Never knowingly undersolved.

Financial Times 13,188 / Jason

Posted by Agentzero on September 22nd, 2009


This enjoyable puzzle was a mix of straighforward clues and some tricky ones. It took me a while to unravel the wordplay for some of them, learning a few new words in the process.

1 TRUFFLES T (temperature) RUFFLES (sends into disarray)
6 SWATCH TAWS (marbles) reversed + CH (church)
9 SUPER G S (the S after the apostrophe in “event’s”) UP (high) ERG (new word for me: an area of shifting sand dunes in the Sahara)
10 OLD FLAME OLD (aged) F (female) LAME (no longer able to walk)
11 FEET FEE (cost) T (tons).  From the rhyming slang “plates of meat”
12 TAKE THE RAP TAKE (get) THERAP[y] (incomplete treatment)
14 BRETHREN dd: the first reference being to the Plymouth Brethren, an evangelical movement, and the second to brothers in a monastic order
16 THAW *(WHAT) I thought this was clever.
18 ACHE  ACE (one) embracing H (husband)
19 FLAGRANT GRAN (old relative) in FLAT (residence)
22 AUTO A reverse clue; because AUTO + B (bachelor) can be anagrammed to form ABOUT
24 NECKLINE *(NICKEL) in NE (postal code for Nebraska)
26 LENDER L (left) END (close) ER (um, as in a hesitating vocalisation)
27 BADGER BAD (injured) GER (German)
28 SUNDRESS S (beginning to sweat) UNDRESS (remove)
2 ROUTE OUT (away) in R.E. (Royal Engineers)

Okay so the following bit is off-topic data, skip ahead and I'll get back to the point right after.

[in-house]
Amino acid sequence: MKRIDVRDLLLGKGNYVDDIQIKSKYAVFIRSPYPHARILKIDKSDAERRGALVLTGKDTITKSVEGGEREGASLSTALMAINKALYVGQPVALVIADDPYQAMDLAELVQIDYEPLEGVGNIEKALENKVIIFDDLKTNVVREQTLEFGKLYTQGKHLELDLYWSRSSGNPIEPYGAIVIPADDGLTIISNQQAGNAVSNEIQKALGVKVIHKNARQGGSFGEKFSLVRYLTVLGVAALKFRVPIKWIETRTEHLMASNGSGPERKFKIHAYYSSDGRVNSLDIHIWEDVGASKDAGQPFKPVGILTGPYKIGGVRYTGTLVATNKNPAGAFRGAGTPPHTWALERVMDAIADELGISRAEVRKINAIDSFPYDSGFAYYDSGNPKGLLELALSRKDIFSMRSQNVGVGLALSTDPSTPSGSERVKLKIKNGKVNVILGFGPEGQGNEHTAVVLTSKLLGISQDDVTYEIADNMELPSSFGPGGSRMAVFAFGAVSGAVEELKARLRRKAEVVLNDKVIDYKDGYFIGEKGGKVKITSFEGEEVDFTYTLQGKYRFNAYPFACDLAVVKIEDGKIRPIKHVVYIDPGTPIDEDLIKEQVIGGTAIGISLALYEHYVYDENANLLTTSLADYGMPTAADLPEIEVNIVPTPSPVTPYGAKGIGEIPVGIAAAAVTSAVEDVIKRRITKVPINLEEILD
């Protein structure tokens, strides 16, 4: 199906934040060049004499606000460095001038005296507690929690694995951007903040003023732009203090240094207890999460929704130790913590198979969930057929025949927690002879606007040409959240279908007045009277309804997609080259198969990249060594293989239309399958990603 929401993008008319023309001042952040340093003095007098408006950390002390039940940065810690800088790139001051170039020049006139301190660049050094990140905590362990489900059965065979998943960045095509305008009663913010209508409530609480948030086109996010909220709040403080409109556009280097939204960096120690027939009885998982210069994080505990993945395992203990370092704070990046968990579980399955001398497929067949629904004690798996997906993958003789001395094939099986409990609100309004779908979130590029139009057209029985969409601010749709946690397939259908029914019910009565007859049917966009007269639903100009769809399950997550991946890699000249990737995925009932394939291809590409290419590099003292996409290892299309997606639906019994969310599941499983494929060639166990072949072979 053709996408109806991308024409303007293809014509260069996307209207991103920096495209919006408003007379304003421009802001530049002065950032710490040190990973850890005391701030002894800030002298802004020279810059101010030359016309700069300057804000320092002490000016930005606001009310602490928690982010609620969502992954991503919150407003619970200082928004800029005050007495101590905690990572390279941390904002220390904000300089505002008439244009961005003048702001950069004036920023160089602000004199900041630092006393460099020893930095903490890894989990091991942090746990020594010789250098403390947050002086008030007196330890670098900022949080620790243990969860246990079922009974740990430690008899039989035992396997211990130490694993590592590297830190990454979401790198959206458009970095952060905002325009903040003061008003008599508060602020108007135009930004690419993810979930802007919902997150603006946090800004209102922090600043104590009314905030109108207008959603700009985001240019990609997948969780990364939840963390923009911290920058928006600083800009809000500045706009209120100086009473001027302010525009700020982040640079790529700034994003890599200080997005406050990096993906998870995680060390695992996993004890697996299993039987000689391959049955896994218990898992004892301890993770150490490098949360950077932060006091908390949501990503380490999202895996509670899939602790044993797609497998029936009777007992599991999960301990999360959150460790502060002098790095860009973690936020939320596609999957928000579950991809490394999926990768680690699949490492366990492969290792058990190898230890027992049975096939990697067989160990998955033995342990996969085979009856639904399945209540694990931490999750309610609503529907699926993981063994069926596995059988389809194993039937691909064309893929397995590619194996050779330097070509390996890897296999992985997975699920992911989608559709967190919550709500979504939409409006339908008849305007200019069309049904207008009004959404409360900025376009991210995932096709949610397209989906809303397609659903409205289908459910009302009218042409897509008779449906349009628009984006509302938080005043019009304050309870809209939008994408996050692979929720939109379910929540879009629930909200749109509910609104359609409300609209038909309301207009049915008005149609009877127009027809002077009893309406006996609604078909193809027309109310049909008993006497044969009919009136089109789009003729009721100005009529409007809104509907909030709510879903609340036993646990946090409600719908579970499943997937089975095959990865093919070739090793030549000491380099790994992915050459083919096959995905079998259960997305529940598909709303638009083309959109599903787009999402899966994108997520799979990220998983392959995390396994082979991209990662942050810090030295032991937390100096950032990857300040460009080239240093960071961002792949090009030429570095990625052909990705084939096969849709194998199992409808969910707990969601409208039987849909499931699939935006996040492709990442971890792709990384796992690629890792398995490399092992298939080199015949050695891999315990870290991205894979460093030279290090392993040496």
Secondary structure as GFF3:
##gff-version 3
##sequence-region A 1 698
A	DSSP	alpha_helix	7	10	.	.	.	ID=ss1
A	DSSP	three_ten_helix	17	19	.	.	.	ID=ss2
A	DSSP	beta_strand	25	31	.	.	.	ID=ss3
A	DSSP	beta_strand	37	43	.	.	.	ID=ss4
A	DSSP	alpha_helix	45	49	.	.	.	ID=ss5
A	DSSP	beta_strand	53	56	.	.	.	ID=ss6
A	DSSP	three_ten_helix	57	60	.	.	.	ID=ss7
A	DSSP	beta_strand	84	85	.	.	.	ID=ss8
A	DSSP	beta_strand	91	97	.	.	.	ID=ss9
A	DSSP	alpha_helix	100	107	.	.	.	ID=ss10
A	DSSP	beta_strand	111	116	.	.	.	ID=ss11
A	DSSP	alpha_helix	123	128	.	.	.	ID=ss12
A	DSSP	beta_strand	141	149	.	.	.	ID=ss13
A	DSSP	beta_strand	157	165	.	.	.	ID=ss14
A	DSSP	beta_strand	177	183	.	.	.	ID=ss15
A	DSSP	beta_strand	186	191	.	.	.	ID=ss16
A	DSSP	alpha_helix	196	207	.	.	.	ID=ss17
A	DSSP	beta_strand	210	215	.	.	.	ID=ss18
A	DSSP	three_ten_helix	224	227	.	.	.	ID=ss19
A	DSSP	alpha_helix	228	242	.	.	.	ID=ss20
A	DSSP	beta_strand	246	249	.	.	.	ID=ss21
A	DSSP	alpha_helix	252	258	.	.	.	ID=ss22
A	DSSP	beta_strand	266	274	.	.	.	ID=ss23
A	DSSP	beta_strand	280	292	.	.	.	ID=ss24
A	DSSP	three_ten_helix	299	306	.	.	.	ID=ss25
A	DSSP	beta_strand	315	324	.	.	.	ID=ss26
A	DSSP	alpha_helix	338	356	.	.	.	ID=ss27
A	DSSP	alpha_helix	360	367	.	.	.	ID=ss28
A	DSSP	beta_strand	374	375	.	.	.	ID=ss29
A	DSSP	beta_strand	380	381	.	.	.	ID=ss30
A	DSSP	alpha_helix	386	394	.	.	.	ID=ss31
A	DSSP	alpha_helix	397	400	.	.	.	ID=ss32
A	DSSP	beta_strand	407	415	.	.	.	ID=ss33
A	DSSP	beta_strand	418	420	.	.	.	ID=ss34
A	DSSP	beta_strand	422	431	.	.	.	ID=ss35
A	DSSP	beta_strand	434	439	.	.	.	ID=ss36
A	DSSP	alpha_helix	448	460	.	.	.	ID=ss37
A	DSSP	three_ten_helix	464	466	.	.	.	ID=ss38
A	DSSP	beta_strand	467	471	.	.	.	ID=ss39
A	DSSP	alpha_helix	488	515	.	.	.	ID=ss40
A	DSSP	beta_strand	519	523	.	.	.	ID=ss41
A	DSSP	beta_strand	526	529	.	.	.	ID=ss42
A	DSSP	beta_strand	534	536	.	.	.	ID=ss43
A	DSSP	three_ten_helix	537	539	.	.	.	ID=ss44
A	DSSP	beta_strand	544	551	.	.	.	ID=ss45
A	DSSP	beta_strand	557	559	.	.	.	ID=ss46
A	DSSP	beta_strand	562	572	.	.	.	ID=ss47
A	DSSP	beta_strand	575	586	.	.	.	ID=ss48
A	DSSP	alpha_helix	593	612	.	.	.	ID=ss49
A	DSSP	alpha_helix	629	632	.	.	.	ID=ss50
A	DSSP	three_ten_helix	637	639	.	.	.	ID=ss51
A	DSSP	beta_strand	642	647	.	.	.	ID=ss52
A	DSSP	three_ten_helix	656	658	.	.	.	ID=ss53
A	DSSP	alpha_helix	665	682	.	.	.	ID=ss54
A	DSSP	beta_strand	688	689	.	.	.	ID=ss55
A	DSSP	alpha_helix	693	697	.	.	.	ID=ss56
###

4 LIGATURE LIG (enjoy free party) + *(A TRUE) Another new word:  to lig is to freeload, in particular to take advantage of hospitality in the entertainment industry
5 STOCKING FILLERS A triple definition! The first is “presents;” the second is “legs;” and the third is “Hungarian cash for sale”: the Hungarian equivalent of the penny is the filler, and if you have them for sale you are “stocking fillers.”
7 AIL A1 (top notch) L (learner)
13 ENTERTAINER ENTER (come) TAIN[t] (virtually spoil) ER (Queen)
15 ROCK OPERA COR (“Wow!”) reversed + KOP (terrace, at a football stadium) + ARE reversed.
17 MANDOLIN M (maiden) AND (with) O (old) L (line) IN.  A kitchen slicing tool, more commonly spelled mandoline.
20 ROSIER R (start to read) OSIER (willow)
23 TRESS T[ig]RESS TIGRESS (big cat) minus I (one) G (starting to growl)
25 KEG K (knight) EG (for example)

2 Responses to “Financial Times 13,188 / Jason”

  1. h pettingell says:

    Why ligature in 4 down?

  2. Agentzero says:

    H Pettingell,

    I remember this puzzle (it was a good one!) but no longer have a copy available to me. If you post the original clue I may be able to help.

    Just curious — did you find the puzzle somewhere on-line or did you simply have an old September FT still in your house?

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